Magazine Wars: September
On the cover: In 2011, Sonam Kapoor has had a longer streak of magazine covers than tennis player Novak Djokovic has had of championship titles. Despite the cover fatigue, we have to give it to Ms. Kapoor—the girl does take an exceedingly pretty picture. Here, dressed in a sparkly Falguni & Shane Peacock dress, her hair flying back courtesy a wind blower, Kapoor looks ethereal. Inside, she says she doesnt “give a shit” about what people think about how she dresses, weighs somewhere between 58 and 60 kilos, and has the grace to admit that despite the media fawning, she isn’t a style icon yet.
Read it: “Great Finds”, particularly for the affordable McQueen-ish maxi dress by a label called Butter. An incredibly creepy spread of accessories modeled by Smurfette—yes, that would be the cute blue lady Smurf from the Smurfs cartoon series—which is worth a look only to reinforce the point that the quickest way to kill the kiddie fun out of something is to dress it up in high fashion (parents with blood pressure problems, please note: you may want to avoid looking at Smurfette dressed in thigh-high platform boots). “Runway Report”, because it’s a fashion smorgasboard of designer clothes!
Don’t bother: We’ve commented before that jeans brand Diesel may have a deal with magazines to be featured in at least one issue or another every month. Here, founder Renzo Rosso talks about, what else, jeans. Read at peril of your own sanity. Right up with Rosso, is Gucci designer Frida Giannini, who like her Italian menswear counterpart, is what you’d politely term, media savvy or less so, a media whore. Avoid also the monster package on India International Jewellery Week, which helpfully is easy to skip because it’s labelled “A Harper’s Bazaar Promotion”. Note to magazine editors: no one really cares about perfumes and how they were created and whether they have tulip extract or cat’s eye, okay? Especially if it’s a three-page piece on a Burberry scent that is described in the two most cliched words in the scent industry, “light and feminine”. In the Amy Winehouse fashion tribute, actress Jacqueline Fernandez dons some ferocious tattoos, wing-tipped eyeliner and faux attitude, which is a glossed-over, sanitised version of the tragedy of the late singer’s life.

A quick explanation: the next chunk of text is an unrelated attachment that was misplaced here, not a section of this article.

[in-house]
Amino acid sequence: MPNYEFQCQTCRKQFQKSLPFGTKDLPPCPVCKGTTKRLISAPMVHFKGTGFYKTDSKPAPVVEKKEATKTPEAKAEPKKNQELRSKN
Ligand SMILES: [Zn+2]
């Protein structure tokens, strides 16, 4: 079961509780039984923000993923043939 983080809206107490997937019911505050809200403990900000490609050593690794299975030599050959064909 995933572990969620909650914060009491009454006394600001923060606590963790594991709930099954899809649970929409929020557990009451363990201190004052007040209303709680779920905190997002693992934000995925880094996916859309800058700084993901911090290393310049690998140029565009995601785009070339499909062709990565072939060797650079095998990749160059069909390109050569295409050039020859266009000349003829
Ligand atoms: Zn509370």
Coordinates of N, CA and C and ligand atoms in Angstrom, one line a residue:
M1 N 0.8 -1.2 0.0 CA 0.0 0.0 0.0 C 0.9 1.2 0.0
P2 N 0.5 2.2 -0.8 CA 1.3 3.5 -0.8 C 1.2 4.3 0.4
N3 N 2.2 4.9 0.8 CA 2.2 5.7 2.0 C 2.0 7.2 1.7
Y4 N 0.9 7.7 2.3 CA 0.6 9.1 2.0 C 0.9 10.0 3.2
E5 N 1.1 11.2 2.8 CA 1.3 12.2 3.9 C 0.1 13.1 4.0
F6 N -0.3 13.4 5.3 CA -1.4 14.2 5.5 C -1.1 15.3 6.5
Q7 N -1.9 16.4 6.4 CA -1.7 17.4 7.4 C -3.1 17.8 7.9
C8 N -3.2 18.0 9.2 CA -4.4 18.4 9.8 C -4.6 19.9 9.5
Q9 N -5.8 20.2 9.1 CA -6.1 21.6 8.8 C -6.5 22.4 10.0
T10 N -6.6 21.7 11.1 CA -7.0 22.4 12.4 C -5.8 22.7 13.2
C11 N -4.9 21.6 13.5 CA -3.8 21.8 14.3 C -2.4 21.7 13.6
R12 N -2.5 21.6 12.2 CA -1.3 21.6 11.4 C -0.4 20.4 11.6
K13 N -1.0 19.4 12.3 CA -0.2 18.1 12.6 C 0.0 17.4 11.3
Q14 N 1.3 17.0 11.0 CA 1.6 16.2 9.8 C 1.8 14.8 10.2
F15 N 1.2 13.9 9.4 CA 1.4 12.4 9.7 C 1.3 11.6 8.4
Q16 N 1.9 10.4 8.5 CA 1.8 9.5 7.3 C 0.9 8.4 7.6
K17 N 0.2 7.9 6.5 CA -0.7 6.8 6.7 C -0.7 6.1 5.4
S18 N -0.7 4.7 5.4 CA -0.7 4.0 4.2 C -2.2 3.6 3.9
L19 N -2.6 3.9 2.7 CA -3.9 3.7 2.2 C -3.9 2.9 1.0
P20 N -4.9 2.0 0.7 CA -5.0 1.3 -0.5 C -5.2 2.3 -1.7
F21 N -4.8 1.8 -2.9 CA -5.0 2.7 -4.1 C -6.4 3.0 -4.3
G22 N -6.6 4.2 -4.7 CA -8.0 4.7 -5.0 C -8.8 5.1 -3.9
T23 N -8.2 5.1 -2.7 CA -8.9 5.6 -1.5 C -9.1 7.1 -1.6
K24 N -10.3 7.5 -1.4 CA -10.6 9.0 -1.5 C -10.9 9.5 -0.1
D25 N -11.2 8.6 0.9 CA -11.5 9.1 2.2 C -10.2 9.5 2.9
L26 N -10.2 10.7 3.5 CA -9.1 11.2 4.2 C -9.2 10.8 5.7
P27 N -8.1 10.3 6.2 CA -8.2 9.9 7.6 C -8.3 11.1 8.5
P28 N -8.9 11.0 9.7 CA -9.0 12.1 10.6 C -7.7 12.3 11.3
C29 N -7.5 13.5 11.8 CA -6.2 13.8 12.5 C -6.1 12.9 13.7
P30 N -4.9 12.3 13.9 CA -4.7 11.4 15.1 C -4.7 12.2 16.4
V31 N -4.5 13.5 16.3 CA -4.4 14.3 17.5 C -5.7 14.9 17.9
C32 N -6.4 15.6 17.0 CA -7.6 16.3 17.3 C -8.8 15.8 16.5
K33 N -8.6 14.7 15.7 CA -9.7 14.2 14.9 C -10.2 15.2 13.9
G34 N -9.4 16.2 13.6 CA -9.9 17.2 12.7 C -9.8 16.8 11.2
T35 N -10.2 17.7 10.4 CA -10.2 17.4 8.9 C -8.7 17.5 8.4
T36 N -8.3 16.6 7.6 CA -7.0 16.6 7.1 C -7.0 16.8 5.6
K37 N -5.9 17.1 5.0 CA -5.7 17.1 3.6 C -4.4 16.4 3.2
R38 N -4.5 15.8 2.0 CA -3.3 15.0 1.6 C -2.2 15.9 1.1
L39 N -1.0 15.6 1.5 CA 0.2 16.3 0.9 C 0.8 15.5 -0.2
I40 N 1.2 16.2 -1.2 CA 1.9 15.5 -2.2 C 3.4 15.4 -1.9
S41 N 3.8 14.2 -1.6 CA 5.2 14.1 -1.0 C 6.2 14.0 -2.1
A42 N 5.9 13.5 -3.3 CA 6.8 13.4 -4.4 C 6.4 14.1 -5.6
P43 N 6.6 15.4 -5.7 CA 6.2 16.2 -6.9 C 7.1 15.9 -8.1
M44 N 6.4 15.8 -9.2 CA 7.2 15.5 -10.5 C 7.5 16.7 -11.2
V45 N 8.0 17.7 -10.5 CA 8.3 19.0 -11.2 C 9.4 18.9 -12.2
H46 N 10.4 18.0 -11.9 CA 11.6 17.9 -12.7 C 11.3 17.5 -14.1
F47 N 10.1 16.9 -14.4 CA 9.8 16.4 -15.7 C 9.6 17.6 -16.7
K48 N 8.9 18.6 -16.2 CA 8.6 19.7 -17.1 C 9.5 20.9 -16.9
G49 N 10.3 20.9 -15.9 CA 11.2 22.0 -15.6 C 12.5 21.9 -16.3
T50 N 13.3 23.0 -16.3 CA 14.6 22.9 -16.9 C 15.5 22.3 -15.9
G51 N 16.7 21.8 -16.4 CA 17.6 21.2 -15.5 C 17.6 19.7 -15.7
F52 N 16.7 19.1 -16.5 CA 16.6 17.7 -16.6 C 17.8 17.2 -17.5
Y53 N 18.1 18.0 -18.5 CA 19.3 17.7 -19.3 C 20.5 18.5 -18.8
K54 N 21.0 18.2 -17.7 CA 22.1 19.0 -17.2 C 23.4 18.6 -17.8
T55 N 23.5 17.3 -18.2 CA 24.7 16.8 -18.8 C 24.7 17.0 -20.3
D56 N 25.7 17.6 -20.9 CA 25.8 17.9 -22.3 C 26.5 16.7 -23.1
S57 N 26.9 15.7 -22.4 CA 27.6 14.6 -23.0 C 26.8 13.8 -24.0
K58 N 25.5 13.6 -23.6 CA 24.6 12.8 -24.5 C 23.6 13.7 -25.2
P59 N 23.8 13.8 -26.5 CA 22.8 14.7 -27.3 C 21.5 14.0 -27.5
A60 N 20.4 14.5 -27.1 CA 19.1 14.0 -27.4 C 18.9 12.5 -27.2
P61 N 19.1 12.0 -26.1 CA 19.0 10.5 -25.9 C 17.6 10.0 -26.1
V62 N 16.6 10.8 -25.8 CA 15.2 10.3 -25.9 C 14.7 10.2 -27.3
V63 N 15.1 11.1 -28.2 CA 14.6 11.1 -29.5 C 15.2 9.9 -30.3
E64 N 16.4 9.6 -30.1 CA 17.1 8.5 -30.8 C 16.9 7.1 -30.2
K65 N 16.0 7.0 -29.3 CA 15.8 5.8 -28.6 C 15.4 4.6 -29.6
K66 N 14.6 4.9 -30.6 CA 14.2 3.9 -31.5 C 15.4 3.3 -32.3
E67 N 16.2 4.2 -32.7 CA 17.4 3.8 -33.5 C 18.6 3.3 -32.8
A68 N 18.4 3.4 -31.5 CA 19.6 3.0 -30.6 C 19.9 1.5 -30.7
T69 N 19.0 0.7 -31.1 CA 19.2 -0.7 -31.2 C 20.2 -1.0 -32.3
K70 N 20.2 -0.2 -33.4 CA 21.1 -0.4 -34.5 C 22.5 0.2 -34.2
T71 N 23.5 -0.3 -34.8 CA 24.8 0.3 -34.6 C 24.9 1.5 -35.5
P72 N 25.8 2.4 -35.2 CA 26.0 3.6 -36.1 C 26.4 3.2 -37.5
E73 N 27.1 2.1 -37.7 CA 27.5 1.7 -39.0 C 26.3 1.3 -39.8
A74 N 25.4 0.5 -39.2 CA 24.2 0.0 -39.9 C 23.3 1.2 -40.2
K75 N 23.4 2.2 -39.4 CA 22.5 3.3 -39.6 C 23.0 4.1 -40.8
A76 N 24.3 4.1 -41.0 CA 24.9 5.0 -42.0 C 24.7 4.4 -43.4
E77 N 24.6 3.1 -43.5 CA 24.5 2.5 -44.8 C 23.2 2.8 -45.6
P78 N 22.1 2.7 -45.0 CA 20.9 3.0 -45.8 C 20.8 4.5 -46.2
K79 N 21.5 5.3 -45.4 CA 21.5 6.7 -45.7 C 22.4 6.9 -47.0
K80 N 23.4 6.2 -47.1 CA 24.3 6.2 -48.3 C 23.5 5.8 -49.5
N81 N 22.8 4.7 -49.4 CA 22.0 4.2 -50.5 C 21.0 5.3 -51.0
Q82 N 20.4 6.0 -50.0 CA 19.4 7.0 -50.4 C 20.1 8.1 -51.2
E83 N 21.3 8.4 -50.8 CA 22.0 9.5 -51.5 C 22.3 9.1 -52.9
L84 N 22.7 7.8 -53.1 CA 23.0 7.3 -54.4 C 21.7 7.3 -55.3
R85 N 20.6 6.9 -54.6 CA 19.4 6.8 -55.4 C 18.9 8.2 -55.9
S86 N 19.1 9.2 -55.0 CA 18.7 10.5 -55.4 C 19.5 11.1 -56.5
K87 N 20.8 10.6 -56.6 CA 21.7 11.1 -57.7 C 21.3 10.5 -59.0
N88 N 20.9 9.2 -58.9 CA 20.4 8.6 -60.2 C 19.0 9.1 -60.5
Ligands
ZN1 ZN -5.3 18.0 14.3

On the cover: Ranbir Kapoor’s heroine in the upcoming Hindi film Rockstar and rumoured real-life arm candy, Nargis Fakhri mugs for the cover in a python and wool Versace number, looking as pretty as any mixed blood muggle can (she’s half Czech and half Pakistani). While we don’t like the blow-dry, which is too wedding attendee-ish for our taste, Fakhri looks suitably ingenue-like or as Vogue would have us believe, like “Bollywood’s Best-Kept Secret”. Fakhri, who grew up in Queens, New York, denies she’s dating Kapoor (he was a “caring and supportive co-actor”), and says she fell into acting only after director Imtiaz Ali bombarded her with emails, and that she is a shy, self-described tomboy, who like Sonam Kapoor (see Harper’s), doesn’t really care what people think.